Monday, April 30, 2007

Tears of the Black Tiger


I ate a Southwestern Chicken Salad from Jack in the Box as I watched Tears of the Black Tiger by Wisit Sasanatieng. It's not a bad combination. They both evoke a strange second or third generation impression of the American Southwest. The important difference is that the salad was just a mediocre but reasonably tasty bit of fast food and the movie is one of the most stunningly original and moving new visions I've seen in a long time.

Imagine, if you will, if Douglas Sirk had traveled to Thailand for the purpose of shooting a noir/western. You're now perhaps halfway to understanding what genre this movie belongs in. At once retro in its look and feel while being strikingly modern in its approach.

Most reviews I've seen focus on the style and genre blending like a novelty, which, I believe misses the point completely. Like Far From Heaven by Todd Haynes, it's fully committed to using and expanding on the manner that the artifice of old movies held an emotional truth of their own. Realism is merely one tool to connect to emotional reality and, as its extended reign continues, the clearer it becomes that its a pretty poor one at that.

I can sit and compliment so many elements. The wonderfully expressive actors, the delightfully evocative songs that play, the elegantly simple poetry of the story, etc. for the rest of the day, but it's something that ultimately should just be experienced.

The Wikipedia article on Tears of the Black Tiger has a lot more information on influences, including many older styles in Thai cinema that I wasn't able to recognize myself.

4 comments:

cinebeats said...

I've been reading a lot about this movie and hope to check it out soon. It sounds great! The images I've seen from it remind me a lot of Japanese new wave cinema from the sixties and stuff like the Shaw Brothers musicals. I haven't seen a lot of Thai cinema myself except for recent horror films and I wish more older Thai films were easily available.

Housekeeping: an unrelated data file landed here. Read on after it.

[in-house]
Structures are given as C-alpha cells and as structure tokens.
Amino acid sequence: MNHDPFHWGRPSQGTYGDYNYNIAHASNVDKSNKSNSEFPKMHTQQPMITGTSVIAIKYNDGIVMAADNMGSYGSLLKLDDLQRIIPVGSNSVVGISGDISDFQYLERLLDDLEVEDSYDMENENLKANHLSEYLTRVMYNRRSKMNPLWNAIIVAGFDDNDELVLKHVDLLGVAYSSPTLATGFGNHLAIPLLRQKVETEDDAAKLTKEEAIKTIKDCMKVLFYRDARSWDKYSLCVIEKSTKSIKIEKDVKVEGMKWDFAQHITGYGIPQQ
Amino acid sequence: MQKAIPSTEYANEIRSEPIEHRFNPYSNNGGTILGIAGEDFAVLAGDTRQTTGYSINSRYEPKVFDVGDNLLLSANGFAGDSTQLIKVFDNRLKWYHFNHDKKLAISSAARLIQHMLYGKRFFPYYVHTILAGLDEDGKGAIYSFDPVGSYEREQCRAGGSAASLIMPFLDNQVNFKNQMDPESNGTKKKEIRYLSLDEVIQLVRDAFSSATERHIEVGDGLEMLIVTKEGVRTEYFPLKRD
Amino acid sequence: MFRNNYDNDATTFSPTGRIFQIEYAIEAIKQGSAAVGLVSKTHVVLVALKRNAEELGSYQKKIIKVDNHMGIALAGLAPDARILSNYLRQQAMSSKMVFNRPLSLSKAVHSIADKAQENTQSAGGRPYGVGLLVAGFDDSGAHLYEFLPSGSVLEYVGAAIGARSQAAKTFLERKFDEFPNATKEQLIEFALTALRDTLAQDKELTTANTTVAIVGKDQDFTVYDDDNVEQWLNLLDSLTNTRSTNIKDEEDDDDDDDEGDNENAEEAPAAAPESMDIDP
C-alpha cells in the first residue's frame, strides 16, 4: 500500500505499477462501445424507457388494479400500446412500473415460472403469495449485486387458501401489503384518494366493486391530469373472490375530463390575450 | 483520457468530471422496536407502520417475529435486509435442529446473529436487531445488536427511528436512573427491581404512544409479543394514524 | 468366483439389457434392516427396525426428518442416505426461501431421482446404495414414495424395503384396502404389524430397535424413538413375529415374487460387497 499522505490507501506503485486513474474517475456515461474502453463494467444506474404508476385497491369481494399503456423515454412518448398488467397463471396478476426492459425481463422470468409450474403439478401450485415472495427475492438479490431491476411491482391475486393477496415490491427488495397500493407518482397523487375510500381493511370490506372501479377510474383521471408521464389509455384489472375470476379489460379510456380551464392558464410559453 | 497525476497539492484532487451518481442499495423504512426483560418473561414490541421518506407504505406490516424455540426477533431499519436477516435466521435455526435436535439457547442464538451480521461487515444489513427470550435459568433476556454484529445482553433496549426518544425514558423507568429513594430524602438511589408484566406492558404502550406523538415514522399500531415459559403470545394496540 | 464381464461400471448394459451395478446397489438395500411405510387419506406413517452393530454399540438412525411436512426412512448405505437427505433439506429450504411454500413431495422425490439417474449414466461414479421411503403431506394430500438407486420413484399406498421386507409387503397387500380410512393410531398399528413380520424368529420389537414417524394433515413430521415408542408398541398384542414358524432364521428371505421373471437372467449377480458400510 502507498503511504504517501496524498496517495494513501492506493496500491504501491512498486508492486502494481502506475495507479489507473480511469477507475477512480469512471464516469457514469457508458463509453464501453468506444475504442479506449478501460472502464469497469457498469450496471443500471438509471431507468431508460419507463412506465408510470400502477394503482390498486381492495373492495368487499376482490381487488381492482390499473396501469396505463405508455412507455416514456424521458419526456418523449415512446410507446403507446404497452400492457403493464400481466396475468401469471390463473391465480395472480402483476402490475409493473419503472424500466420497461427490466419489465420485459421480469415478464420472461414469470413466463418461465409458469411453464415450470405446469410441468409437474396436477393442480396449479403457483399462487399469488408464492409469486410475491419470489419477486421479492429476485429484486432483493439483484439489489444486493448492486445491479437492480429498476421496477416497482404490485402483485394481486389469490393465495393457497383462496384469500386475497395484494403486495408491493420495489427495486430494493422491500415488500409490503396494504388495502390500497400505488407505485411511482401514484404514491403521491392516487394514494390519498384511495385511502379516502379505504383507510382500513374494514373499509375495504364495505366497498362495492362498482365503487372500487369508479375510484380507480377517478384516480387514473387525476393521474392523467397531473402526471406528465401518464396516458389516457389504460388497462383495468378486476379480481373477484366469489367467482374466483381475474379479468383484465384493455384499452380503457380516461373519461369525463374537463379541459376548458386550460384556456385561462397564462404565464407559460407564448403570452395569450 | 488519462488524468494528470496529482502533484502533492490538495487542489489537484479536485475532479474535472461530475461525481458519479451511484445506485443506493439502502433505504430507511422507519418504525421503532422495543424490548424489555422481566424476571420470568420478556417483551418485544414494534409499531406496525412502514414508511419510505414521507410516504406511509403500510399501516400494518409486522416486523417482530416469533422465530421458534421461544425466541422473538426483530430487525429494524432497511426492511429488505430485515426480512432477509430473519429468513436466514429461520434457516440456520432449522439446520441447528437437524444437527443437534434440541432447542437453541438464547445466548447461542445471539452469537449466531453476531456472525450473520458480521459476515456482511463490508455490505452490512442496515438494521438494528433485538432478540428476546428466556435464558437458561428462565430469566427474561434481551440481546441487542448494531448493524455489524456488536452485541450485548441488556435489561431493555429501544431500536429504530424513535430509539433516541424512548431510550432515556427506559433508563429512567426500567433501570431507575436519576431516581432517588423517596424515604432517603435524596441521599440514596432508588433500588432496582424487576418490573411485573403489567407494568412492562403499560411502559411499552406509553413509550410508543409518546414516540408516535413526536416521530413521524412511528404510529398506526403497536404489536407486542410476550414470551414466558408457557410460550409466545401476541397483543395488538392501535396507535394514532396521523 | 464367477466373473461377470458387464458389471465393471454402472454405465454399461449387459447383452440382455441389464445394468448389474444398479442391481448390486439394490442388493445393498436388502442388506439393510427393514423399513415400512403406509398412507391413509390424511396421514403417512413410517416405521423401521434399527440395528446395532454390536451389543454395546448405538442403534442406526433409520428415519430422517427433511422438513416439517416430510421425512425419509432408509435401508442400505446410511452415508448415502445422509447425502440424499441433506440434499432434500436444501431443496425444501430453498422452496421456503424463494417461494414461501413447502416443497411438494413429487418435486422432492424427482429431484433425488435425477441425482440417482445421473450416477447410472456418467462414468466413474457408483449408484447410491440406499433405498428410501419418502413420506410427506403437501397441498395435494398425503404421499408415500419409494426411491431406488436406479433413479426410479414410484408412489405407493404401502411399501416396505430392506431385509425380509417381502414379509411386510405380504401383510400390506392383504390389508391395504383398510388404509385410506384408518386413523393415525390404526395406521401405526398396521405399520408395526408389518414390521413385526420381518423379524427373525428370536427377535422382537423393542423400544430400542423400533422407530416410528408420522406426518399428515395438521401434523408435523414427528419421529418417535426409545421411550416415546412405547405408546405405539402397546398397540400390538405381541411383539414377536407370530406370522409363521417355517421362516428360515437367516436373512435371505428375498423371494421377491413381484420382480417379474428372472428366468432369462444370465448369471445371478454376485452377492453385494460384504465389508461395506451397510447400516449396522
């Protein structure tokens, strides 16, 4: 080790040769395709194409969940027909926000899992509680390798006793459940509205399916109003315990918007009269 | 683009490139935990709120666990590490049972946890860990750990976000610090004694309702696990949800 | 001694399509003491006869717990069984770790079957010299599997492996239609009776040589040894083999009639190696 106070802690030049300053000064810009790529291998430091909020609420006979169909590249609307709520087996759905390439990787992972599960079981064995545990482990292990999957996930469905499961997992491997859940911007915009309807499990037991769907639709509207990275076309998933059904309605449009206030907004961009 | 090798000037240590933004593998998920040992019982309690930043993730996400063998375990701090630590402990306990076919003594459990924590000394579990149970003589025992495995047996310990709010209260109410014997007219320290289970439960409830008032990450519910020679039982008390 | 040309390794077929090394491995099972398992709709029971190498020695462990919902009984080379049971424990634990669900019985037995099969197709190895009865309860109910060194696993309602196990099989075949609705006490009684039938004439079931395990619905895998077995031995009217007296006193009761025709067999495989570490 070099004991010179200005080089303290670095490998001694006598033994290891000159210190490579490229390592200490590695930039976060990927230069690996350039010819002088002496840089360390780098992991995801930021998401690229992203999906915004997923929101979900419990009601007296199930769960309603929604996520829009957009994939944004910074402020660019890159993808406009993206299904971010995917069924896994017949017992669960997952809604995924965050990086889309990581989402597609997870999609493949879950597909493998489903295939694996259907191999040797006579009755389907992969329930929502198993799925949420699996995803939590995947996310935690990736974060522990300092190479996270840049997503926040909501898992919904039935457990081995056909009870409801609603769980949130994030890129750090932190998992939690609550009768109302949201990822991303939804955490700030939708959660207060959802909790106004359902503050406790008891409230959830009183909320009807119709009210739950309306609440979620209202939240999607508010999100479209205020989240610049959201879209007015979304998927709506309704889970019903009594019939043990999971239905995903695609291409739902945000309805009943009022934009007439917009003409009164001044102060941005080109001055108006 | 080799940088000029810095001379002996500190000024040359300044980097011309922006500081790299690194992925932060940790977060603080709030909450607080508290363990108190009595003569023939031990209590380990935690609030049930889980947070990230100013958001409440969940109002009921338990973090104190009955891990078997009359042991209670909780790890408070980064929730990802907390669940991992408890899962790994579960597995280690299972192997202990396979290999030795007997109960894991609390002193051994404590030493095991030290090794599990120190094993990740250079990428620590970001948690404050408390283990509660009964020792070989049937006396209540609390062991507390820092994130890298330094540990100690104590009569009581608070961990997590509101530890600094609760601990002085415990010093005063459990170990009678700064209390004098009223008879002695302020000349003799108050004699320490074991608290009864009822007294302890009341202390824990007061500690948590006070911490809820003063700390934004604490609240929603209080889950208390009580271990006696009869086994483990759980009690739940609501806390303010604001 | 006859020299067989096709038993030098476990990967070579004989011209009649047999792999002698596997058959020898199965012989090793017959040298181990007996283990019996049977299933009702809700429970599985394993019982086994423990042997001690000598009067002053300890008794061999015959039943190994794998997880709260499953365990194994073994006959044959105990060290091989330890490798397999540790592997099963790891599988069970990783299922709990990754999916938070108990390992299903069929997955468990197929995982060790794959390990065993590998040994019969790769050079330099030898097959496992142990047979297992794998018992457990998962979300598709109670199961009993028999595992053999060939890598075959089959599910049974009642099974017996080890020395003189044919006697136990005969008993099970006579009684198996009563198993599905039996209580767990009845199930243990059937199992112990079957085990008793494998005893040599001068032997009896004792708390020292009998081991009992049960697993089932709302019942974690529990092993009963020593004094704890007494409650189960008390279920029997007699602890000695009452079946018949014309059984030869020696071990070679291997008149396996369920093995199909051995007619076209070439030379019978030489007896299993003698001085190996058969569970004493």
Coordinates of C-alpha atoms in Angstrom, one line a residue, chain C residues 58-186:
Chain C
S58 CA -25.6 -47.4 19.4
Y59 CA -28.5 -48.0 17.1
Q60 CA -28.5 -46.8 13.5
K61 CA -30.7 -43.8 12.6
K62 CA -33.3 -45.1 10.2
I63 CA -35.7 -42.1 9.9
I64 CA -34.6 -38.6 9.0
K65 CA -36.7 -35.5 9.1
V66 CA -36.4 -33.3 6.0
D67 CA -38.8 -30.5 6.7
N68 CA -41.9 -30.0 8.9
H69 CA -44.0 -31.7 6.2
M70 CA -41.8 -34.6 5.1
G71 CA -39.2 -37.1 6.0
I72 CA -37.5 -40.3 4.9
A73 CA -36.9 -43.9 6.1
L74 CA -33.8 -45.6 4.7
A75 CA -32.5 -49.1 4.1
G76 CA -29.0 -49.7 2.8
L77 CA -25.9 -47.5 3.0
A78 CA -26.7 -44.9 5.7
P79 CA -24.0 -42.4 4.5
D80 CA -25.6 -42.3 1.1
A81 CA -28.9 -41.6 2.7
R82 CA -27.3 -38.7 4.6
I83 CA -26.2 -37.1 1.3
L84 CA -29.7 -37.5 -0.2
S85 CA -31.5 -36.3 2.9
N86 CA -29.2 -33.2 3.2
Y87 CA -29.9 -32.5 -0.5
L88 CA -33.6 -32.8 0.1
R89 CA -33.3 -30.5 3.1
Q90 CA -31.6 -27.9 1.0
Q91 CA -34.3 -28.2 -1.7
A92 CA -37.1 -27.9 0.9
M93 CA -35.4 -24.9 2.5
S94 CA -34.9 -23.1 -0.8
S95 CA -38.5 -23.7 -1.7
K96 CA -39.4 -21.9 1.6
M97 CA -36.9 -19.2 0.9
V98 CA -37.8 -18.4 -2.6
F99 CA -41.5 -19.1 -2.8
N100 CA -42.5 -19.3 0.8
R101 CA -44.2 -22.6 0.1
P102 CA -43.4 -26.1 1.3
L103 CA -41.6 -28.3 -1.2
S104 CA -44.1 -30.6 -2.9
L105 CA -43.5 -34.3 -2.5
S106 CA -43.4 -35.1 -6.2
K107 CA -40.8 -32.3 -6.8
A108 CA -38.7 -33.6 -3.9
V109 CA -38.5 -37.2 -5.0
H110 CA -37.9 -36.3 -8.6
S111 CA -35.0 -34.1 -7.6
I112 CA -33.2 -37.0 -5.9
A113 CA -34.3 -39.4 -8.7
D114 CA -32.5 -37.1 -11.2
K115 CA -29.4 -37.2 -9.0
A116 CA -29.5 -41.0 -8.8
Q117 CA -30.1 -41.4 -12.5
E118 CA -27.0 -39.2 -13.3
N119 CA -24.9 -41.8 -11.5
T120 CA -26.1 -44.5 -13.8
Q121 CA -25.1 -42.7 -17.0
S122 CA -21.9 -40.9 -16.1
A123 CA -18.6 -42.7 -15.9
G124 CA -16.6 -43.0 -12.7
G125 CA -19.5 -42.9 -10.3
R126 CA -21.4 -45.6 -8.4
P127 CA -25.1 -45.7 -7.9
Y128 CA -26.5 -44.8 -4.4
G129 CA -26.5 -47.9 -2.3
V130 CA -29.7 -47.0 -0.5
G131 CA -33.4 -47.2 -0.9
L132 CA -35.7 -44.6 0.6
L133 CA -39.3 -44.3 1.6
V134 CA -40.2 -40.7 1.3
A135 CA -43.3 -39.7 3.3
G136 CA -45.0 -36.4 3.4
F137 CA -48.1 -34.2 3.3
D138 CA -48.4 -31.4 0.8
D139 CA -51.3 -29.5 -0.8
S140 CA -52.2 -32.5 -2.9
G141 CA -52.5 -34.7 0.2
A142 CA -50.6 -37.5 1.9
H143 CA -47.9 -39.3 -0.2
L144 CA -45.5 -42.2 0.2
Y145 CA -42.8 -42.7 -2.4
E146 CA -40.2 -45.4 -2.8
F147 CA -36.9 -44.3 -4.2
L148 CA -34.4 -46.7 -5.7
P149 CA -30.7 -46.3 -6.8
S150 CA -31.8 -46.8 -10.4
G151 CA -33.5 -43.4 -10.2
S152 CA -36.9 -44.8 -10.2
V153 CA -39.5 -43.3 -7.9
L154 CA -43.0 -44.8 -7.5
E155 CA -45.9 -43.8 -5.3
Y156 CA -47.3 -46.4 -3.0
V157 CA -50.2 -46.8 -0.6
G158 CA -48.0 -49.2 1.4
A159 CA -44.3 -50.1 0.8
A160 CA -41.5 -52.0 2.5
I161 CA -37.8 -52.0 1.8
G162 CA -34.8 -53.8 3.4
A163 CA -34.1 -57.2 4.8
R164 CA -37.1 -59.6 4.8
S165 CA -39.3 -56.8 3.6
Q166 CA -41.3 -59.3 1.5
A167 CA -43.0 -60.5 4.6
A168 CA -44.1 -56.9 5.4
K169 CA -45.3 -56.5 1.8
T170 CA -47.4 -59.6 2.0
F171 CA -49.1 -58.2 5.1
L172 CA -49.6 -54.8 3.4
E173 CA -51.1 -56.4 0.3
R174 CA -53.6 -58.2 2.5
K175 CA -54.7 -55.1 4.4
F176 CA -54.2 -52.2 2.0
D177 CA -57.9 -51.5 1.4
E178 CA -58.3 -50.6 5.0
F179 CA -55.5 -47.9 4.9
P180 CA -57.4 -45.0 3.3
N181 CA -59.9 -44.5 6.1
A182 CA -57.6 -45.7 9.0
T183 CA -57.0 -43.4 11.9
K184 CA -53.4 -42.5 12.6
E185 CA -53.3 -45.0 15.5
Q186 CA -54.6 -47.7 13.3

Neil Sarver said...

Yes, I'd include those as well certainly. It's a pretty amazing combination.

For the record, not to do with your reply, but I was not dismissing the humorous elements, which I think are definitely significant, but worth playing down, in my opinion, as I think too many reviews only refer to them without noting how much more than that there is.

I've been reading about Wisit Sasanatieng's further work and I really hope more of it becomes available over here. He seems to be a very exciting moviemaker.

Jeremy Richey said...

This sounds really interesting. I had heard a bit about it but your post has got me really psyched to see it.
It reminds me of the great number of filmmakers and films I still need to discover and explore.
Thanks for posting.

Bob Turnbull said...

You had me at Sirk and noir/western...

It sounds great Neil. I was hoping zip.ca (Canada's Netflix) might have it, but no such luck. I'll add it to the living breathing entity that my "to watch" list has become...

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